I am thinking to invest and buy an OBD-II scanner. Before I do that, I need to know for how long automakers will comply and support OBD-II standard. I am asking since I am planning to buy a 2019 Toyota Hybrid model, and if I know that it won't support OBD-II, I would not buy such tool.


OBD-II has been mandated in every vehicle sold in the US and produced from 1996 onward. Europe has something called EOBD, which uses the same protocol and connector as OBD-II. Japan calls theirs "JOBD". I suspect it will be relevant for a very long time.

While OBD-III is in the works, it is still OBD-II at it's core. The protocols may be different in OBD-II, so it is questionable whether OBD-II scanners will have any functionality on OBD-III equipped vehicles.

When? No time soon. The biggest advance in OBD-III is it's ability to transmit emissions data (and failures) via satellite and other broadcasts. This enables random enforcement from "Big Brother". As soon as a CEL or SES "Check Engine Light" appears, the vehicle can immediately rat you out to authorities. There have also been some proven exploits of the technology, which enable remote "hackers" to gain control of certain vehicle systems.

Obviously this doesn't sit well with people who believe in privacy and the 4th Amendment of the US constitution. Similar attempts at "un-witnessed" enforcement have failed in the courts - things like a speeding ticket based on time difference between two toll stations with synchronized clocks.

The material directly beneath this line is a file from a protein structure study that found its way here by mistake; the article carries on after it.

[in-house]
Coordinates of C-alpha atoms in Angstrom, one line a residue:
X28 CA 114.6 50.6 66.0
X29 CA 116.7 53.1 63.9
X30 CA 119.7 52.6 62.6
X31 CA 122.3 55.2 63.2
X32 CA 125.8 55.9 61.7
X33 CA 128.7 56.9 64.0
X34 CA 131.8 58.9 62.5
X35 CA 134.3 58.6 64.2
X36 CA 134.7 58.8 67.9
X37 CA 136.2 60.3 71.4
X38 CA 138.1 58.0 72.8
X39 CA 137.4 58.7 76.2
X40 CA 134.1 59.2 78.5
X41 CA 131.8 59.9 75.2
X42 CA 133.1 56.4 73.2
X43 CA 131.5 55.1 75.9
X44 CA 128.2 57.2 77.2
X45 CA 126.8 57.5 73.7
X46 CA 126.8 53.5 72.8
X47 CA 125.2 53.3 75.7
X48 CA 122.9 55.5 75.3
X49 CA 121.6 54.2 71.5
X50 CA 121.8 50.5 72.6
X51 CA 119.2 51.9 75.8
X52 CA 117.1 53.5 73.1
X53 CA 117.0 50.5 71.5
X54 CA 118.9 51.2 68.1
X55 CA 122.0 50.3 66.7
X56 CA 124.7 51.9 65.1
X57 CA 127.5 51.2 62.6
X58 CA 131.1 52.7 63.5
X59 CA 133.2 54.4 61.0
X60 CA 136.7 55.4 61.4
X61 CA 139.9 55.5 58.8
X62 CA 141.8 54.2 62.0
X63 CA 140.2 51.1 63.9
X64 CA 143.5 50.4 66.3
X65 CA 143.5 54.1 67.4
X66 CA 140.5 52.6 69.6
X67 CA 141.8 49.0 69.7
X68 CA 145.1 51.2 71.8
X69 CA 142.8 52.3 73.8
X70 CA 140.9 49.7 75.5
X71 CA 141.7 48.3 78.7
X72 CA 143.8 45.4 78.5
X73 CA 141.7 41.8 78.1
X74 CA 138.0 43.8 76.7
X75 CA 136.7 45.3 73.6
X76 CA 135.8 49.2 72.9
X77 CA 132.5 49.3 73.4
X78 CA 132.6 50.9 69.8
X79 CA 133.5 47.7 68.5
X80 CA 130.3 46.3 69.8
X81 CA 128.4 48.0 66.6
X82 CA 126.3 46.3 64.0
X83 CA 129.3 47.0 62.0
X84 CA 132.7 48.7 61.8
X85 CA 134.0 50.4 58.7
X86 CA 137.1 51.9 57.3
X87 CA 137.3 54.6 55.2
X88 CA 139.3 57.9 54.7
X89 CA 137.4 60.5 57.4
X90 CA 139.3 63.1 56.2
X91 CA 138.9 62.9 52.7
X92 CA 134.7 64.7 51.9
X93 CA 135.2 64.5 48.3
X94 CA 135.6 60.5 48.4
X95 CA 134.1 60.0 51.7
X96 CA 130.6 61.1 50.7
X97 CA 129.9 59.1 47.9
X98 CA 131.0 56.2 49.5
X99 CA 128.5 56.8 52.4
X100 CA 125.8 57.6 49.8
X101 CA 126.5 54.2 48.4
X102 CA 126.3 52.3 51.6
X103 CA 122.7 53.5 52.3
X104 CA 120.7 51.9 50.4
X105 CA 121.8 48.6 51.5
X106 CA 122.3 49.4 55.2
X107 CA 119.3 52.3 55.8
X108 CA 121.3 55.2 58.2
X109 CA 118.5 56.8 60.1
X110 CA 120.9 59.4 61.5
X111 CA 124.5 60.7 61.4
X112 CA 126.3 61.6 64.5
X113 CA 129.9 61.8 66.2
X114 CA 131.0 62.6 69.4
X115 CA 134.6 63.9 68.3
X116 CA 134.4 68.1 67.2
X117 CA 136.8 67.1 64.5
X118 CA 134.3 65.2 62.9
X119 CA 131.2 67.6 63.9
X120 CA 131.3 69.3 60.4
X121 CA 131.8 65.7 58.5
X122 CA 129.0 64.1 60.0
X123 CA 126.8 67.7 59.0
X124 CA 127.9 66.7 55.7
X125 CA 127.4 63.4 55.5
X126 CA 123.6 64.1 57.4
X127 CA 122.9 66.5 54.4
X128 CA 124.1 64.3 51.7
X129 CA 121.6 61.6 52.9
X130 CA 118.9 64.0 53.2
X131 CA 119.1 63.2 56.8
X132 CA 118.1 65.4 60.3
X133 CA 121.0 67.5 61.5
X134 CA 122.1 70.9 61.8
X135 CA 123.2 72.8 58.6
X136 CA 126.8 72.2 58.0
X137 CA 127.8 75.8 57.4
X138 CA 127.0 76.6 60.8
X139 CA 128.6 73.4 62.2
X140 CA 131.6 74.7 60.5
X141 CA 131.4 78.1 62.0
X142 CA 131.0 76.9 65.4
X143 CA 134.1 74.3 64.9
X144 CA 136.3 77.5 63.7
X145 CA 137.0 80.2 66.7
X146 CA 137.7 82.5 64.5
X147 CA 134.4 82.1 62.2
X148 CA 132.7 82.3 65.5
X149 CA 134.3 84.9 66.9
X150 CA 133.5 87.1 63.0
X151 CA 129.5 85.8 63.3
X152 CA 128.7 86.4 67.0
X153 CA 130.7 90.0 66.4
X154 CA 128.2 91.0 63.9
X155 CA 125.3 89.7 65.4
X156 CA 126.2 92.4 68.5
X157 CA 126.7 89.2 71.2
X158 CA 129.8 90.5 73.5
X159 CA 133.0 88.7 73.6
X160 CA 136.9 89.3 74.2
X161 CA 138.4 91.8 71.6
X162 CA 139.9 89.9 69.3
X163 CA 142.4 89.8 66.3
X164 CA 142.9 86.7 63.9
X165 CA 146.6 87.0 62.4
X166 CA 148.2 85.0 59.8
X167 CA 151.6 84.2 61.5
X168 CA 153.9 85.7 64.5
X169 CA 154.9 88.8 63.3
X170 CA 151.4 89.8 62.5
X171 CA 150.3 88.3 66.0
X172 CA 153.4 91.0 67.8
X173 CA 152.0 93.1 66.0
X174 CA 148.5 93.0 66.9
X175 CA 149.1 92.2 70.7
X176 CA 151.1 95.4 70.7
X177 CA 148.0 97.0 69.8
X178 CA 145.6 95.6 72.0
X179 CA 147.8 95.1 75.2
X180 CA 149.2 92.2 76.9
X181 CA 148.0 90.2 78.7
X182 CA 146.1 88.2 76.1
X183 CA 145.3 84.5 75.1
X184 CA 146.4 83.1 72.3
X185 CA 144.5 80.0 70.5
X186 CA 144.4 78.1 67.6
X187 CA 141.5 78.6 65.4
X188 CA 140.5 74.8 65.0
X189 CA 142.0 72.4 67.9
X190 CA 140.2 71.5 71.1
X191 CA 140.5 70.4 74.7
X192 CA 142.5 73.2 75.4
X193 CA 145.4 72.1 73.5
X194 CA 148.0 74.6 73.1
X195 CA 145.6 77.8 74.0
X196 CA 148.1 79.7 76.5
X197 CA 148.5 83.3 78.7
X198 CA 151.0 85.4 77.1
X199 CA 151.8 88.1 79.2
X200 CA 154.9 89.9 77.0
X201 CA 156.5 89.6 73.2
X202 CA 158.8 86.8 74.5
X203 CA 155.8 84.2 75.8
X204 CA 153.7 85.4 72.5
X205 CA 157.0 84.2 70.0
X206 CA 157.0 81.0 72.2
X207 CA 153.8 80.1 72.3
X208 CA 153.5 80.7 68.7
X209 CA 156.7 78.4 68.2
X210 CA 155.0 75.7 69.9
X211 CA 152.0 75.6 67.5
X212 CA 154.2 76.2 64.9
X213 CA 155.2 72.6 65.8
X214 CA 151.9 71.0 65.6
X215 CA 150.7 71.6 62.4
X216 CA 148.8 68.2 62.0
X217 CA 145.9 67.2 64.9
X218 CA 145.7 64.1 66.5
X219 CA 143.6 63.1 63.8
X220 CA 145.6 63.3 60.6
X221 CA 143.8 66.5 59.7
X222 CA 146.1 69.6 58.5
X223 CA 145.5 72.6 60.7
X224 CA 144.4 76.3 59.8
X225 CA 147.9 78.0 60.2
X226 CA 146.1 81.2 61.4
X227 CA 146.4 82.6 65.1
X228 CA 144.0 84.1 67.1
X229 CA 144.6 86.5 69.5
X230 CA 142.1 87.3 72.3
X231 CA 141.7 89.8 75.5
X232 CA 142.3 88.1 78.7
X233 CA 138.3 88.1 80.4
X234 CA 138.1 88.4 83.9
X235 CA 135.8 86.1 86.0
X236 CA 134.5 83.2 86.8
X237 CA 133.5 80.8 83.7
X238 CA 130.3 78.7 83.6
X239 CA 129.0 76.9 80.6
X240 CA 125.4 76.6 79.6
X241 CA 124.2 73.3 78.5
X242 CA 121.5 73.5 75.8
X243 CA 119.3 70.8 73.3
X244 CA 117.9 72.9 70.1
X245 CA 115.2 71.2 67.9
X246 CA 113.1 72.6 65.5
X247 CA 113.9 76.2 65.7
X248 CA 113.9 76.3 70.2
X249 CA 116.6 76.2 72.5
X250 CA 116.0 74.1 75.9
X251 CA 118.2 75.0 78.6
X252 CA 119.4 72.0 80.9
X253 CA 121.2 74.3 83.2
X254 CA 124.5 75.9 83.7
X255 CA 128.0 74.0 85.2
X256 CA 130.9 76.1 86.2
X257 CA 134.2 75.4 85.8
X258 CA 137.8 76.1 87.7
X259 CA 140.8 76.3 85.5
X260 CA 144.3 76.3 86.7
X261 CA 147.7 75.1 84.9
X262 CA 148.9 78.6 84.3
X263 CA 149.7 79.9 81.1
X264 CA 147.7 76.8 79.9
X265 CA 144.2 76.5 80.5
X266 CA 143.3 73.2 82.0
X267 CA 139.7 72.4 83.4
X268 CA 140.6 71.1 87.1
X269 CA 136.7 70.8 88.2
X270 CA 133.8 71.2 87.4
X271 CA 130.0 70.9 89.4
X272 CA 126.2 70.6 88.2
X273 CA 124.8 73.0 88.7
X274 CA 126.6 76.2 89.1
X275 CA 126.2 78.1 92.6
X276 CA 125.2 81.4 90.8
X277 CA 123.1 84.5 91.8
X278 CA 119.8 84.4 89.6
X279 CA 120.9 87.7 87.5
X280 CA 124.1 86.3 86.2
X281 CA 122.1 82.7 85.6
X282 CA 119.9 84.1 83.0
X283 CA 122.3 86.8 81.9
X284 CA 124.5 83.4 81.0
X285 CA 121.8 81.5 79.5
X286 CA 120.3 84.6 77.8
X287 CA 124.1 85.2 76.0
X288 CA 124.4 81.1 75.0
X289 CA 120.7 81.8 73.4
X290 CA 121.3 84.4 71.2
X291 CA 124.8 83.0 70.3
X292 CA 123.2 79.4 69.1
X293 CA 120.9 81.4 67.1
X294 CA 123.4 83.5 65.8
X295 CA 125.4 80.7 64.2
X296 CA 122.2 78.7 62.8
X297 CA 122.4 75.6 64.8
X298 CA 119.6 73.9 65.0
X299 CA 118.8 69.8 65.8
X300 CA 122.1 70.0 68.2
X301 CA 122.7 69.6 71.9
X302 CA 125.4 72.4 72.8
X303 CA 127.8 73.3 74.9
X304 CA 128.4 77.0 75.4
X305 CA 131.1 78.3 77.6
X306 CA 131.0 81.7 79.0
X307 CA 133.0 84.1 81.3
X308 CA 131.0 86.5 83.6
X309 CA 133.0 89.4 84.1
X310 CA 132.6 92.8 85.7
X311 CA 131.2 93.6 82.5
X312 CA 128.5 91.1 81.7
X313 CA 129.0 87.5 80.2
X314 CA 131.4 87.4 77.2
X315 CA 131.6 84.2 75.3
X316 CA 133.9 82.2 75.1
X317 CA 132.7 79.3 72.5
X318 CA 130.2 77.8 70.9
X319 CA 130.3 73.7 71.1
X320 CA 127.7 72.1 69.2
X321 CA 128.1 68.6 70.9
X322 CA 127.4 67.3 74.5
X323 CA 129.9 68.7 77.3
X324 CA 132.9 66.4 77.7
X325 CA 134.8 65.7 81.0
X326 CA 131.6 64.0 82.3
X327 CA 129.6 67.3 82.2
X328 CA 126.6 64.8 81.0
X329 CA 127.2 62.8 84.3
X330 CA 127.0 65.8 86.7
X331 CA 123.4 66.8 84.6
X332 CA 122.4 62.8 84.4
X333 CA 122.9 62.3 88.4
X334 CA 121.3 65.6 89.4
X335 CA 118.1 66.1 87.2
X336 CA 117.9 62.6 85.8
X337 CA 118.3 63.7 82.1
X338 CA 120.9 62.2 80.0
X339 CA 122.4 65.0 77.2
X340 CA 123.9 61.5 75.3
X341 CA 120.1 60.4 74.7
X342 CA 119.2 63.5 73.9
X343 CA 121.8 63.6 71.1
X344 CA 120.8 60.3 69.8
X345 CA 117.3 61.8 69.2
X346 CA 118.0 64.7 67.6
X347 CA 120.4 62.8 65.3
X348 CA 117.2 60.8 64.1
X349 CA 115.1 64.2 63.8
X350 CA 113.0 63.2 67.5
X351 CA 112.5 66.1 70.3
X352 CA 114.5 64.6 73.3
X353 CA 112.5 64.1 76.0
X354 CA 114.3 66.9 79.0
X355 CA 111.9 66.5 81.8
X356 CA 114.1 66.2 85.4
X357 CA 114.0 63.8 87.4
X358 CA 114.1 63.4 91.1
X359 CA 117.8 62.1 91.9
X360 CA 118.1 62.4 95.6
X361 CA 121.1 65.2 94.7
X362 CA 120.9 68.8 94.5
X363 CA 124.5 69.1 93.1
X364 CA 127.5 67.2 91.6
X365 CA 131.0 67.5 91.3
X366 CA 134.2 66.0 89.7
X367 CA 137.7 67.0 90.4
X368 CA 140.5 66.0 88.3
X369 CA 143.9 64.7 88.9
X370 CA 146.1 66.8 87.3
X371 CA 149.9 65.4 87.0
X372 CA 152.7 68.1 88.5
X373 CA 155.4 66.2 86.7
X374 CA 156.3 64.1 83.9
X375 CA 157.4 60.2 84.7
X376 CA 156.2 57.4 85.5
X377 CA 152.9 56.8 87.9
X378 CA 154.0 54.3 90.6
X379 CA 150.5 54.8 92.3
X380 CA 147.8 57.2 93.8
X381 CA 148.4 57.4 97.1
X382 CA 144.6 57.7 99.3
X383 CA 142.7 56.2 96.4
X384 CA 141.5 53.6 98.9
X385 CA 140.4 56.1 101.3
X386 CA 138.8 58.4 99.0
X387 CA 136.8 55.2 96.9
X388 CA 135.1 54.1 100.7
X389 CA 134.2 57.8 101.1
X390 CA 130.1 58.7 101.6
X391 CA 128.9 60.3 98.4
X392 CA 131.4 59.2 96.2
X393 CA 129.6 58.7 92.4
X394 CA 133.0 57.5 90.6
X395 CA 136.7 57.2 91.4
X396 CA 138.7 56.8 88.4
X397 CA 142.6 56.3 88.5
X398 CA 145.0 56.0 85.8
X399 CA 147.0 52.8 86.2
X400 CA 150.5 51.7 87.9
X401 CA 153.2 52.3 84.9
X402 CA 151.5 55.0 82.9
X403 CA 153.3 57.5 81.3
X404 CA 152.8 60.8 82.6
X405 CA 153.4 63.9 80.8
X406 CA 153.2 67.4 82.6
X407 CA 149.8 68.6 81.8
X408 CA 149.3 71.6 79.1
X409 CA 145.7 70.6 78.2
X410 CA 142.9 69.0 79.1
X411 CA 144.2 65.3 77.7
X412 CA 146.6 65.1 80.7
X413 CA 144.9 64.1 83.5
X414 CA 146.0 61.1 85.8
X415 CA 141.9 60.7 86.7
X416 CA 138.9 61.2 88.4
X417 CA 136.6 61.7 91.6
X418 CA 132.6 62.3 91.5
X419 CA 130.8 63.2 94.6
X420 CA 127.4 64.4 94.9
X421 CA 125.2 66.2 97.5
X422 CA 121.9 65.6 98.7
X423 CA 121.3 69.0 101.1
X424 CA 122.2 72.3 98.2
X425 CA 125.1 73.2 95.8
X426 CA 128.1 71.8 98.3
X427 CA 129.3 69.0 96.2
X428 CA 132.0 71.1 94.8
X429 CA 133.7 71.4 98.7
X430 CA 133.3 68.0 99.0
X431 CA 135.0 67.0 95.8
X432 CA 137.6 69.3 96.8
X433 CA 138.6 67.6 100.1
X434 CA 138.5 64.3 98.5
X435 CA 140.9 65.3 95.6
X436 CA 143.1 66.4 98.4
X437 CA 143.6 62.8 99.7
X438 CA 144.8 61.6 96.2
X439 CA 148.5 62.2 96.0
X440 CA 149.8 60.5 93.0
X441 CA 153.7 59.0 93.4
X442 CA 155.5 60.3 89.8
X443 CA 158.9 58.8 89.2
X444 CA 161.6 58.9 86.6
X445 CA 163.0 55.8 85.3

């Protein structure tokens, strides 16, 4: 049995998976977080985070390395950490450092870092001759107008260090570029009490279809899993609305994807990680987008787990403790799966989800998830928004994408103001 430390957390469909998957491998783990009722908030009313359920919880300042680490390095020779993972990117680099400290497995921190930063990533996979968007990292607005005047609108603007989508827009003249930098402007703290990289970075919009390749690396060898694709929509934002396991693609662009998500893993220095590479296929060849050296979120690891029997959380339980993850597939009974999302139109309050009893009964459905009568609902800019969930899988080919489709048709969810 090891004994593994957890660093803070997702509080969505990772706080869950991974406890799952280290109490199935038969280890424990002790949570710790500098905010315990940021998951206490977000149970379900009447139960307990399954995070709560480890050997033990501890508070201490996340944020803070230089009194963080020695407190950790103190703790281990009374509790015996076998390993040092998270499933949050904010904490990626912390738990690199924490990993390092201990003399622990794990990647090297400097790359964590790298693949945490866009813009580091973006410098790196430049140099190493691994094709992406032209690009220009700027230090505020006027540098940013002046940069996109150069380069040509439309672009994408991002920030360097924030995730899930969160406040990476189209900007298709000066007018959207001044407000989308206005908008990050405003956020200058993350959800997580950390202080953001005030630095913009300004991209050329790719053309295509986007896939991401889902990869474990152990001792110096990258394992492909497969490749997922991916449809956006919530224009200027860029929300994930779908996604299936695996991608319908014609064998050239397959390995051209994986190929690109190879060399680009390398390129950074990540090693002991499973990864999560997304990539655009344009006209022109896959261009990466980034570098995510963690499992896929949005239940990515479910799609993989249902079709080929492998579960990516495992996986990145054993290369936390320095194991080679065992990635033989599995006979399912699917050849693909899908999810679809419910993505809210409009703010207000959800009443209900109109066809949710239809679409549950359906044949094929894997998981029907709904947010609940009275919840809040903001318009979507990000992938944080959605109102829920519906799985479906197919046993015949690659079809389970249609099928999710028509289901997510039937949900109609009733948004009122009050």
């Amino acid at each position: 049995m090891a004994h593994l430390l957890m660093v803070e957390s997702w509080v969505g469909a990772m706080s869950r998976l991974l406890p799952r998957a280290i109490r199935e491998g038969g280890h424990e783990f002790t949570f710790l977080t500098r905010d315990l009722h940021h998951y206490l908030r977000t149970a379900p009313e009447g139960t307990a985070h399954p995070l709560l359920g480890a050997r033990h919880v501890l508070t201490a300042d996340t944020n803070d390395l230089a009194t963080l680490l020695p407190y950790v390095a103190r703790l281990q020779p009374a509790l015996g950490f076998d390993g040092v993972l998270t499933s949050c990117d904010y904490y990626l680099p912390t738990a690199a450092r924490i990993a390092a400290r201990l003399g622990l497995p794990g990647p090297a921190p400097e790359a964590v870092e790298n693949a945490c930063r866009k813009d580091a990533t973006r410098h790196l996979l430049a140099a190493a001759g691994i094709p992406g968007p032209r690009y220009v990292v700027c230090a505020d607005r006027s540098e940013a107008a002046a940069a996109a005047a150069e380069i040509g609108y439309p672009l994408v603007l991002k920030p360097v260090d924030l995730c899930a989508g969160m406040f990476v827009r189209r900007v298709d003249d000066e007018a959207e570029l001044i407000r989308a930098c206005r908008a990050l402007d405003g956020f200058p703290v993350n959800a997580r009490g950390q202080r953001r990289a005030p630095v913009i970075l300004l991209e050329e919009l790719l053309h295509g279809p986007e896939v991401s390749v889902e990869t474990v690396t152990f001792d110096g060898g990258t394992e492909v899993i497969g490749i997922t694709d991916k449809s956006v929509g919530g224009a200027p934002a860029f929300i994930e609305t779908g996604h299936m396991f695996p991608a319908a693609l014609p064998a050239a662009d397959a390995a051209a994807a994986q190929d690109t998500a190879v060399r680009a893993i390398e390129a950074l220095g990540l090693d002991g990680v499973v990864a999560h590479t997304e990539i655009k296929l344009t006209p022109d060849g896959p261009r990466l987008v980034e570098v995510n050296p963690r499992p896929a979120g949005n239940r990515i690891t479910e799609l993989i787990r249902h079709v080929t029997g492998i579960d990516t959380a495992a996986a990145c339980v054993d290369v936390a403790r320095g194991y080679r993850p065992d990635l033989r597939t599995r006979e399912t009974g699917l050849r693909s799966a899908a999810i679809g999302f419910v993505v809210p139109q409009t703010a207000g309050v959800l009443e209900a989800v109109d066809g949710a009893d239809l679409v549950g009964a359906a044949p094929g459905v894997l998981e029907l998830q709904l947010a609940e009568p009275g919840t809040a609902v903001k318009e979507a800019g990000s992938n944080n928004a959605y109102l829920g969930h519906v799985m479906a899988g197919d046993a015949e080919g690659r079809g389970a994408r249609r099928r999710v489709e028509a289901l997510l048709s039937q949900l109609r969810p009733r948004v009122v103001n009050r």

The upshot is that OBD-II is here to stay. Incredibly powerful scantools can be had for $100-$130 US; Autel is a brand that comes to mind. These tools not only read all sorts of protocols for generic P0xxx codes, but can also read and interpret OEM P1xxx codes, Bxxxx body codes, Cxxxx chassis codes, Uxxxx network codes, perform monitor readiness checks, display and graph PID Parameter IDs, diagnose SRS and ABS problems, and other neat tasks. For a mere ~125 bucks from Amazon or eBay.

Any OBD-II scan tool will work to some extent on a 2019 Honda Hybrid, but Hybrid vehicles have some additional modes and codes that the tool may not support. Still, do your research - I am very familiar with the Autel brand, but there are many others. Manufactures will specify what level of additional "hybrid" support the tool is capable of.

I honestly cannot imagine not having a tool like this. I also have a Snap-On Solus with Domestic/Euro/Asian software and adapters, but many thousands of dollars later, I just grab the Autel for most jobs.

  • You don't have to spend $100 or more on a tool to get codes, bluetooth scanners can be had for $20 or less and there's cheap and even free android software to pair with them.
    – GdD
    Jun 19 '19 at 7:24
  • Thank you Steve for the comprehensive answer. I appreciate it.
    – Allan Xu
    Jun 19 '19 at 16:05
  • @GdD: I am talking about BlueDriver Bluetooth Pro scanner.
    – Allan Xu
    Jun 19 '19 at 16:07
  • @GdD If all you are after is some of the codes, I agree. But the $20 bluetooth scanners combined with free cellphone software often leave you crying - especially those early ELCOM ones. They are nice in that you can carry it in your pocket. The OP was looking for a tool specifically in concert with a new hybrid; so I suggested perhaps to spend some more and get a tool that is proven to get the most out of hybrid OBD-II data.
    – SteveRacer
    Jun 20 '19 at 3:00
  • 1
    Newer cars are starting to use ethernet and FlexRay to communicate on their intranet, but the OBD2 standard is quick enough I would imagine it will stick around for at least another 20 years. I would not be concerned that you won't get your monies worth on an OBD-II tool.
    – Damon Earl
    Jun 20 '19 at 3:46

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